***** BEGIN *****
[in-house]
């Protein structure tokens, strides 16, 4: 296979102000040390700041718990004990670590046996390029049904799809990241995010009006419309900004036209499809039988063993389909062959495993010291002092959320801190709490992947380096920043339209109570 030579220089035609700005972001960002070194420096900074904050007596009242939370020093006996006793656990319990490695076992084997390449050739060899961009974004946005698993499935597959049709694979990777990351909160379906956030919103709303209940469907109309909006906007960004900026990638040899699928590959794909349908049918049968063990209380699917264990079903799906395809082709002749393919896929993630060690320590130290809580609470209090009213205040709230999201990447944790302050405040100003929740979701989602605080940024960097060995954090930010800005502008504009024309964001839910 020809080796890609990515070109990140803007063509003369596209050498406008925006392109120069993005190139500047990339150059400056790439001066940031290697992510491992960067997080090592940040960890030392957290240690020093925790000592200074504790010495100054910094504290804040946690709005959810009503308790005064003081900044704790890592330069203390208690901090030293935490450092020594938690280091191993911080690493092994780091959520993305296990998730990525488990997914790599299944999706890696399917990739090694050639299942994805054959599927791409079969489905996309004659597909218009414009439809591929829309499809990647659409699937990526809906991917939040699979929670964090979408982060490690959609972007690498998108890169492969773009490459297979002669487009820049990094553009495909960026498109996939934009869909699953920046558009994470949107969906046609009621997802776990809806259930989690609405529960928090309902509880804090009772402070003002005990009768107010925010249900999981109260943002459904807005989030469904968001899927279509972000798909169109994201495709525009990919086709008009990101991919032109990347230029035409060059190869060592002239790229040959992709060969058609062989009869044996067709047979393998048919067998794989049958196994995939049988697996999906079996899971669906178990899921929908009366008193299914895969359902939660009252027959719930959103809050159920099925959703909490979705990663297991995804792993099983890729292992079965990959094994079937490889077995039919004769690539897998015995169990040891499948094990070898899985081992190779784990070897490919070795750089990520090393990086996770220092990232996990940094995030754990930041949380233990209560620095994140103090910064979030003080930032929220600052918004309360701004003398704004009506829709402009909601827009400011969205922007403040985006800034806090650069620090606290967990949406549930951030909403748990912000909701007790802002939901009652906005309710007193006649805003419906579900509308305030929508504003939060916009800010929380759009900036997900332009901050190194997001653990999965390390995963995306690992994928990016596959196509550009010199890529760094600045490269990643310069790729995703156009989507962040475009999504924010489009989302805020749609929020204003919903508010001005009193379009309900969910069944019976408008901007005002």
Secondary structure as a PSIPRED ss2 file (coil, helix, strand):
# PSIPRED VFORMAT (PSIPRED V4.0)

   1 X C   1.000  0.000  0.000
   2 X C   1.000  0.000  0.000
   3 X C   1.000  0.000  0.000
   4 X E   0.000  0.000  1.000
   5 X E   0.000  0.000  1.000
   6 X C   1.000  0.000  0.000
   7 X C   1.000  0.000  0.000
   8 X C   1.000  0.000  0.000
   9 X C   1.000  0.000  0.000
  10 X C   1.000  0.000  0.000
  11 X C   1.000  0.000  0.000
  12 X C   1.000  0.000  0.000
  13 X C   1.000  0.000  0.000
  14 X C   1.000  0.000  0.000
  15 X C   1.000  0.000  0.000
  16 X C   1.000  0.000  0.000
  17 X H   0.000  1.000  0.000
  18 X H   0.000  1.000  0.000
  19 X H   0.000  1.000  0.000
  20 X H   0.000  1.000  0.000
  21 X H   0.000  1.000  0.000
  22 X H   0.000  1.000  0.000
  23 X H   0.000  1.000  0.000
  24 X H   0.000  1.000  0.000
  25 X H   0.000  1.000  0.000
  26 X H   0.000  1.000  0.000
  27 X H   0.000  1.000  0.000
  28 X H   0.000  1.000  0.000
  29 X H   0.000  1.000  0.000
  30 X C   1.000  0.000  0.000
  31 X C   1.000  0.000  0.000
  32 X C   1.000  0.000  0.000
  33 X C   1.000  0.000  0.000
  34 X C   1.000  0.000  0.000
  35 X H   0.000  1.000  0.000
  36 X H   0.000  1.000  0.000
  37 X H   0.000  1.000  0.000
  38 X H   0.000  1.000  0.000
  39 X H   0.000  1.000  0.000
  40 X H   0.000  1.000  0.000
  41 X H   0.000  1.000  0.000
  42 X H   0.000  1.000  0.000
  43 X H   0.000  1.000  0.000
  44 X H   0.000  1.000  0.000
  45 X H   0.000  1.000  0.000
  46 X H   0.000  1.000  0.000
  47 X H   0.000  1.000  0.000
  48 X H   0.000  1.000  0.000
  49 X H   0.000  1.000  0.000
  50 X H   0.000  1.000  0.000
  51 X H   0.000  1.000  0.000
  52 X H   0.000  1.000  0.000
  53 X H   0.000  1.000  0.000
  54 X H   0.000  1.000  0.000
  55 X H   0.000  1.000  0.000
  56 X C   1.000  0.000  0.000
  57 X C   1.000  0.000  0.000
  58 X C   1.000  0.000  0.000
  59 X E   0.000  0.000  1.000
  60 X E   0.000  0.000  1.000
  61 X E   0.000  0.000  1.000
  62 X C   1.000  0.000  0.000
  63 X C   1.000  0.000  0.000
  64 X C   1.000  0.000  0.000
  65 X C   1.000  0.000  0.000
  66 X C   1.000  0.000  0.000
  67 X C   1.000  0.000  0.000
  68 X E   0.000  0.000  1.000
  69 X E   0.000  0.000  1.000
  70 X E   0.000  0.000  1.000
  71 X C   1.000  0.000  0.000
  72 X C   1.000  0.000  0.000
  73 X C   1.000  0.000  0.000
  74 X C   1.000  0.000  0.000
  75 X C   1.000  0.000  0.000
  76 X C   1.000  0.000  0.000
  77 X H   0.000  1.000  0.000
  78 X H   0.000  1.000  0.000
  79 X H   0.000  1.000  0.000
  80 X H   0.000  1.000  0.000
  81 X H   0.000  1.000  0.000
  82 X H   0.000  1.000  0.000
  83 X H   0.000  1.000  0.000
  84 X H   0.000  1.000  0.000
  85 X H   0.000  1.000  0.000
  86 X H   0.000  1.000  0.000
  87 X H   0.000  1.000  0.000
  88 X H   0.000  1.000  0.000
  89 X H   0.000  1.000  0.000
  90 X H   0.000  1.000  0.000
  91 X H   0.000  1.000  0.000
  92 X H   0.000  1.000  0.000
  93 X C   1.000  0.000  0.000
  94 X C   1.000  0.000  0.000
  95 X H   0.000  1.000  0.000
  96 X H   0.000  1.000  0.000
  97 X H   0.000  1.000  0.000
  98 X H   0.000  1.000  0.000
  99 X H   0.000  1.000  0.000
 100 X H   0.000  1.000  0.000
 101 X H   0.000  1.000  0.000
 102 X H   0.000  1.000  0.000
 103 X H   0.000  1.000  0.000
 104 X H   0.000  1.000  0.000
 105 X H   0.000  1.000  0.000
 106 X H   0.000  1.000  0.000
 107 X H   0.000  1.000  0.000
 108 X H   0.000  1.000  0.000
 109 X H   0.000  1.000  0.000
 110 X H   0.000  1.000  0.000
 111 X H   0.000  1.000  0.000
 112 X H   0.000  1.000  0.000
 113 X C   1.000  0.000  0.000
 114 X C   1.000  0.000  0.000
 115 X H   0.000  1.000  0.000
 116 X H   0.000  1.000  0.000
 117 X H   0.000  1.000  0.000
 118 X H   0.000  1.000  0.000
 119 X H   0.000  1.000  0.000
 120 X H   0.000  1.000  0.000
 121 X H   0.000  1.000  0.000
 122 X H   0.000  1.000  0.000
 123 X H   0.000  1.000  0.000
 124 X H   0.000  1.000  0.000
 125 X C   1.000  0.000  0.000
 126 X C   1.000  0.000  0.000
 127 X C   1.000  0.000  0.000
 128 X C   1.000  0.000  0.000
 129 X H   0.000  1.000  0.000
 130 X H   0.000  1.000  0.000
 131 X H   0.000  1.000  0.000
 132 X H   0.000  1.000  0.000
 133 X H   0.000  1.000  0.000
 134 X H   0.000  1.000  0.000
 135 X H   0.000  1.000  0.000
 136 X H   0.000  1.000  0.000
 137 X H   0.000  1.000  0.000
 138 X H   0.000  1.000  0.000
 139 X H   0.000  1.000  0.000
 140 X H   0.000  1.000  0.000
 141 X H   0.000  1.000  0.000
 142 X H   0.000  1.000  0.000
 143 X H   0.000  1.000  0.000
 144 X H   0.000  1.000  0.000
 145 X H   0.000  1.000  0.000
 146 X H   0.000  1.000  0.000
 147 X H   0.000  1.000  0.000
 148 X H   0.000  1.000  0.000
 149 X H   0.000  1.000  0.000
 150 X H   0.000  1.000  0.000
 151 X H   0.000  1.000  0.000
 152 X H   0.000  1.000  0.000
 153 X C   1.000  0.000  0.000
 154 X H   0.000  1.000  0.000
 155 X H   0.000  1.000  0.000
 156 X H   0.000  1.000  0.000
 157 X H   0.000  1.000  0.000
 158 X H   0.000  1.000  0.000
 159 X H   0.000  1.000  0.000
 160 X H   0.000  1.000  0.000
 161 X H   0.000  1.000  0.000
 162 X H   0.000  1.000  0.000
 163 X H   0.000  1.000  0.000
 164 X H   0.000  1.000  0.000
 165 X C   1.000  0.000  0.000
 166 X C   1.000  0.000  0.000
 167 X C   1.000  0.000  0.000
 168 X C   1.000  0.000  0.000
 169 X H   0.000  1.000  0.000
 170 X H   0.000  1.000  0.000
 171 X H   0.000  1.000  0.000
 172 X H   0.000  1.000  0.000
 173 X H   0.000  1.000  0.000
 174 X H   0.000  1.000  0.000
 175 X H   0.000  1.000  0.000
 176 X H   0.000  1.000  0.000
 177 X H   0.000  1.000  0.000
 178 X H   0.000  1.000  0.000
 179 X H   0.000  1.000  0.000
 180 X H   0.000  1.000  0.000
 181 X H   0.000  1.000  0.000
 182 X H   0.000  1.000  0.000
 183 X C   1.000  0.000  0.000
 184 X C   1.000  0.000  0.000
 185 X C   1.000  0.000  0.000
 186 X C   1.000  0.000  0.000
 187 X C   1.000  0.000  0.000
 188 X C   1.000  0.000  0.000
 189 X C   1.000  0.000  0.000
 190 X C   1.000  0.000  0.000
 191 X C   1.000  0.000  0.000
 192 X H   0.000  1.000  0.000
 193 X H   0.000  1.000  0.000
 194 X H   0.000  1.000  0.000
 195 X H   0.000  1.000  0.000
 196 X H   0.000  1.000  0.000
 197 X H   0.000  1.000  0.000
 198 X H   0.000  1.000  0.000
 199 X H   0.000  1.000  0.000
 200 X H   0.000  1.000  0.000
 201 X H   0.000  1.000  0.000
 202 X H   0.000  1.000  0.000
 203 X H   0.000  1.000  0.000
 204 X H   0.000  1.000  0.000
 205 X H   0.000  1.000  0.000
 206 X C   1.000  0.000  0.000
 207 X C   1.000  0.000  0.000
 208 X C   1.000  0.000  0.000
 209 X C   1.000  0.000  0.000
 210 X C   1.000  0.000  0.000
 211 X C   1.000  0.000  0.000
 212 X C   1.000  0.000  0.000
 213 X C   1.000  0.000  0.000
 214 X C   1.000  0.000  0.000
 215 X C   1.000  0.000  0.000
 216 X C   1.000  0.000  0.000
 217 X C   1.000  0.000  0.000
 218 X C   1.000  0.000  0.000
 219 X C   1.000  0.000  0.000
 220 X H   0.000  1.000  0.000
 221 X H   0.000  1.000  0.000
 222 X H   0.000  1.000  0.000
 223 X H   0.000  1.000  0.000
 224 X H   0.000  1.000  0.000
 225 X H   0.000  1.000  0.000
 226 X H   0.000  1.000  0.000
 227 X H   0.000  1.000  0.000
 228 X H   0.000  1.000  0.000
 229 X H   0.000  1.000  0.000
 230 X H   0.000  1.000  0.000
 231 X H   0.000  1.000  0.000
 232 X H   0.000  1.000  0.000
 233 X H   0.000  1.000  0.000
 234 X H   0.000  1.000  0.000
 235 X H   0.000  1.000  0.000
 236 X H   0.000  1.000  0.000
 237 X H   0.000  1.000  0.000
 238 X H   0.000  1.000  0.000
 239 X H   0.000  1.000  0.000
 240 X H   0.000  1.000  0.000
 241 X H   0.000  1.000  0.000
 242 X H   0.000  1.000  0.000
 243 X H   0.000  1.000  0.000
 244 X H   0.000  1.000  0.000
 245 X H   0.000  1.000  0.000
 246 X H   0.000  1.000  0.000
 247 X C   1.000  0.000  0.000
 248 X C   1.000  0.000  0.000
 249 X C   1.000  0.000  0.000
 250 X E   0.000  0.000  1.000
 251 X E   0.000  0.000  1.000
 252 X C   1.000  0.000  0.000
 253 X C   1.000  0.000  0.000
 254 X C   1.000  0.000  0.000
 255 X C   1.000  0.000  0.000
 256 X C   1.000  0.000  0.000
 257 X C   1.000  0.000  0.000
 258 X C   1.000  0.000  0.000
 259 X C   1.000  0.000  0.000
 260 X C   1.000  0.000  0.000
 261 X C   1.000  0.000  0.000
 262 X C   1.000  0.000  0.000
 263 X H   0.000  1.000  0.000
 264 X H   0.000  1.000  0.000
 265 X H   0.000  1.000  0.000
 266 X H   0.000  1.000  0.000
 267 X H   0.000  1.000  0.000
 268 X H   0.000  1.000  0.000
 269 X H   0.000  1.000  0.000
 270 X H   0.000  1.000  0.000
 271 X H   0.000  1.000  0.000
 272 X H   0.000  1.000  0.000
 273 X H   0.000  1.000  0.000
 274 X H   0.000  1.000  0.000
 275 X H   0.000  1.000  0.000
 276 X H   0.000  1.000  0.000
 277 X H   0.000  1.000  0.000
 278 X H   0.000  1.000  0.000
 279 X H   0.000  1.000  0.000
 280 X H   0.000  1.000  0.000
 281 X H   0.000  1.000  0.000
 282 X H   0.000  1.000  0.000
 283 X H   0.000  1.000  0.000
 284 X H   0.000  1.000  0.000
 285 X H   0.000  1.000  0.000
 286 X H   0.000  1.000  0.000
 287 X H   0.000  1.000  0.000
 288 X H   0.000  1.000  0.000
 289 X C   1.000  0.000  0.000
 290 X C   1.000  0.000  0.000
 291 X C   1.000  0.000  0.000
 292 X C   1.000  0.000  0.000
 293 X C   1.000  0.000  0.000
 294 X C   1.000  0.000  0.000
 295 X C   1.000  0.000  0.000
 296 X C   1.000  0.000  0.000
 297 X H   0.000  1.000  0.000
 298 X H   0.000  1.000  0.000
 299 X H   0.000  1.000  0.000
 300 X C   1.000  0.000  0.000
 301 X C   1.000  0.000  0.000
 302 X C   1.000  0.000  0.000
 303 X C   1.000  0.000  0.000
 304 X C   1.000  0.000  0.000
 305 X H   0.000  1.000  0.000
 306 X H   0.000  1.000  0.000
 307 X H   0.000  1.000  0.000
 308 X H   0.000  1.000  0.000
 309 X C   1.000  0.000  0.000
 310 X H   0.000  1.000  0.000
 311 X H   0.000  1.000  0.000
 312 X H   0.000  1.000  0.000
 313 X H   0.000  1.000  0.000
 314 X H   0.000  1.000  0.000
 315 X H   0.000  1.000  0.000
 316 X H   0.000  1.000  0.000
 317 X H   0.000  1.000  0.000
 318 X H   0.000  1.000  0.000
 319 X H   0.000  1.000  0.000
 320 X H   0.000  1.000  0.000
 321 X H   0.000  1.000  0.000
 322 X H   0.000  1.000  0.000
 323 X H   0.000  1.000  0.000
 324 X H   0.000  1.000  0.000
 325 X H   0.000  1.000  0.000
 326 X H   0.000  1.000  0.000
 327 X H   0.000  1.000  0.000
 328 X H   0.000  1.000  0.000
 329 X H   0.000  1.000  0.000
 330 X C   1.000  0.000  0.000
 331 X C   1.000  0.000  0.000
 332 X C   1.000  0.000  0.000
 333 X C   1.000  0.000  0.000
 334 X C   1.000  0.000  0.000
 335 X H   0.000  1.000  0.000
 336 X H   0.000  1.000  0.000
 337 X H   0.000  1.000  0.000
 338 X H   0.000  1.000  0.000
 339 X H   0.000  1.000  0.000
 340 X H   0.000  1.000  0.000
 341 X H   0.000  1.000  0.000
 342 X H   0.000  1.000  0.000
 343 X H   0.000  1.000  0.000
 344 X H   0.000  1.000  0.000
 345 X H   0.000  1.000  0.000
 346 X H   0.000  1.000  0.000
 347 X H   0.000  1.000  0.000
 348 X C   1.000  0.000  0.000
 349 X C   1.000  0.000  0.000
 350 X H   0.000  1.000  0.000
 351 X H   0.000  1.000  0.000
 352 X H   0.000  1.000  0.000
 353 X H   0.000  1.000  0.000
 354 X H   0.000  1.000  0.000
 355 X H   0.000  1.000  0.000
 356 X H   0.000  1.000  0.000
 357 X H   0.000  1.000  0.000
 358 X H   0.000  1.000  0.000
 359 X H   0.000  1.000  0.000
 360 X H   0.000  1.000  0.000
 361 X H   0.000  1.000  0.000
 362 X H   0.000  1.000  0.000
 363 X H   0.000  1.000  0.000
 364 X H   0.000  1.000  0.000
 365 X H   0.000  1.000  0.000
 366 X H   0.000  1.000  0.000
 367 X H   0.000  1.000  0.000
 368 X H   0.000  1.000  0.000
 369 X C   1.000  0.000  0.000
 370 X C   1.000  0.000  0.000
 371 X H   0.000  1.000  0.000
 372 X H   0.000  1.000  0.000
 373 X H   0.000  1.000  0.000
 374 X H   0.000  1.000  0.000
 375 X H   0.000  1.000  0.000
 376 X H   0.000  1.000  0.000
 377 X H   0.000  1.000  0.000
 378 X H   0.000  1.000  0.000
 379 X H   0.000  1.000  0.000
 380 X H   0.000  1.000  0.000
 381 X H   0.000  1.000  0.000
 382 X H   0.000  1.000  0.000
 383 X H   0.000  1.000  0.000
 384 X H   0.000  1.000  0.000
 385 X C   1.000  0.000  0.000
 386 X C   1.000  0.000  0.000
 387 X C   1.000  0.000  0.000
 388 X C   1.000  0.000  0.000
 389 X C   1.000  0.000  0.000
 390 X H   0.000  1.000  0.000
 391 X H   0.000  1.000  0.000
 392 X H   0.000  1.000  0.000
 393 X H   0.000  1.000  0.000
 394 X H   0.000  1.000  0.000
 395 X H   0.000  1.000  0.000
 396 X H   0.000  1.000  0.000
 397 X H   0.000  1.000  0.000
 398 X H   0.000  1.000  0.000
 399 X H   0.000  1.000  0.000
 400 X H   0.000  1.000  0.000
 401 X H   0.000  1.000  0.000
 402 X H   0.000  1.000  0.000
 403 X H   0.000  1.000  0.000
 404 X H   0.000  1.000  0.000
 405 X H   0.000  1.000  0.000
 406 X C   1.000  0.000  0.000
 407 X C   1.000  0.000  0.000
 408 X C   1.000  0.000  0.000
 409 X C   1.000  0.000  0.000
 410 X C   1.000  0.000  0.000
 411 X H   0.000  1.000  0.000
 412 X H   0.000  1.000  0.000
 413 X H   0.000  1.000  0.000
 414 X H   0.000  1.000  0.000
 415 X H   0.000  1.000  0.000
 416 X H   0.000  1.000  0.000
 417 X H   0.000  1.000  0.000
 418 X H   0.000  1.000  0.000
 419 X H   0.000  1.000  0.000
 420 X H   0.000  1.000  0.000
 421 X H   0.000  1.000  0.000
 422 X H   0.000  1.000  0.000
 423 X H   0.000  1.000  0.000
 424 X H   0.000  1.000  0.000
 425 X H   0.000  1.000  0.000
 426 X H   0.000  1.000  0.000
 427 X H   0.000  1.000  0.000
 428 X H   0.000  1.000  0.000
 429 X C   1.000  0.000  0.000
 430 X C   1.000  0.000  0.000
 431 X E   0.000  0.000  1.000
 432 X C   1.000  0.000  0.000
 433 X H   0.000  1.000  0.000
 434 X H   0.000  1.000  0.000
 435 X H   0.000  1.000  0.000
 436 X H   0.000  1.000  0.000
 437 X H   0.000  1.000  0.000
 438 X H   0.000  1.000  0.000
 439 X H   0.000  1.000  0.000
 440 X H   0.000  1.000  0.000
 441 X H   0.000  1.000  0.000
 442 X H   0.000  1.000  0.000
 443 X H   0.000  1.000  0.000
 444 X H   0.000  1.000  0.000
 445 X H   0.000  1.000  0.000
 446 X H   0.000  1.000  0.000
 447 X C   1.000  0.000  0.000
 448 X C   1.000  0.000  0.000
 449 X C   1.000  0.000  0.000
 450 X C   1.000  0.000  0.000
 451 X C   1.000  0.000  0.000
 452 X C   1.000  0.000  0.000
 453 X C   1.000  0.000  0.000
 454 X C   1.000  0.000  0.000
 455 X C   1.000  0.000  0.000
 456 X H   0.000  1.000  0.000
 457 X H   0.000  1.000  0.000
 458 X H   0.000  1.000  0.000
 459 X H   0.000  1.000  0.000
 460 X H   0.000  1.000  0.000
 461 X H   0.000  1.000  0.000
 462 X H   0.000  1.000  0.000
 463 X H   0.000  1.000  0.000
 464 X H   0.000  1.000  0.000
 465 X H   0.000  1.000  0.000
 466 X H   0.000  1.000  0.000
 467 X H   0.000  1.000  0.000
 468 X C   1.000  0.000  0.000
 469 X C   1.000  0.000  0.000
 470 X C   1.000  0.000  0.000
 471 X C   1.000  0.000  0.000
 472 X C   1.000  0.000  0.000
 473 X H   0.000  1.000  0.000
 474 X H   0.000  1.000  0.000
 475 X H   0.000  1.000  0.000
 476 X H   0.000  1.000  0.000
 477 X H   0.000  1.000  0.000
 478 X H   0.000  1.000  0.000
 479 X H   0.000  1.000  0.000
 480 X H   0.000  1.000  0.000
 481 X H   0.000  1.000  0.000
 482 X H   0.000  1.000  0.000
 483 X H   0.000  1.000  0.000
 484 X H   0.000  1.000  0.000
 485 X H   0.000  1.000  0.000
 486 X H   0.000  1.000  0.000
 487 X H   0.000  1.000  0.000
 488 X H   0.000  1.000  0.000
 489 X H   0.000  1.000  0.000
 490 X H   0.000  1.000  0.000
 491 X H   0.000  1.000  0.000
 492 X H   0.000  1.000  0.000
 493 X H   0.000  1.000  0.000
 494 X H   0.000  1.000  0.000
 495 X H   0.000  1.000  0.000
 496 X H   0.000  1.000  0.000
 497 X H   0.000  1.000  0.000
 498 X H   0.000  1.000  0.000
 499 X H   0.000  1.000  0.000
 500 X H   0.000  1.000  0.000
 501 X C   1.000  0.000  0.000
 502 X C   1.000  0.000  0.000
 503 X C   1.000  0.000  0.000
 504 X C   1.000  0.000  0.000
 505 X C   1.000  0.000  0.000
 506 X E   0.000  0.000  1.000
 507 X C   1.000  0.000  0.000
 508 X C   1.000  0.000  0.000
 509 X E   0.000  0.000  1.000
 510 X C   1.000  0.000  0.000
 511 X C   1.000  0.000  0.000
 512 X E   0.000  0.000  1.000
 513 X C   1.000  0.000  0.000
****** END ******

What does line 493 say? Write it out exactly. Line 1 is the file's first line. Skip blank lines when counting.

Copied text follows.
 489 X H   0.000  1.000  0.000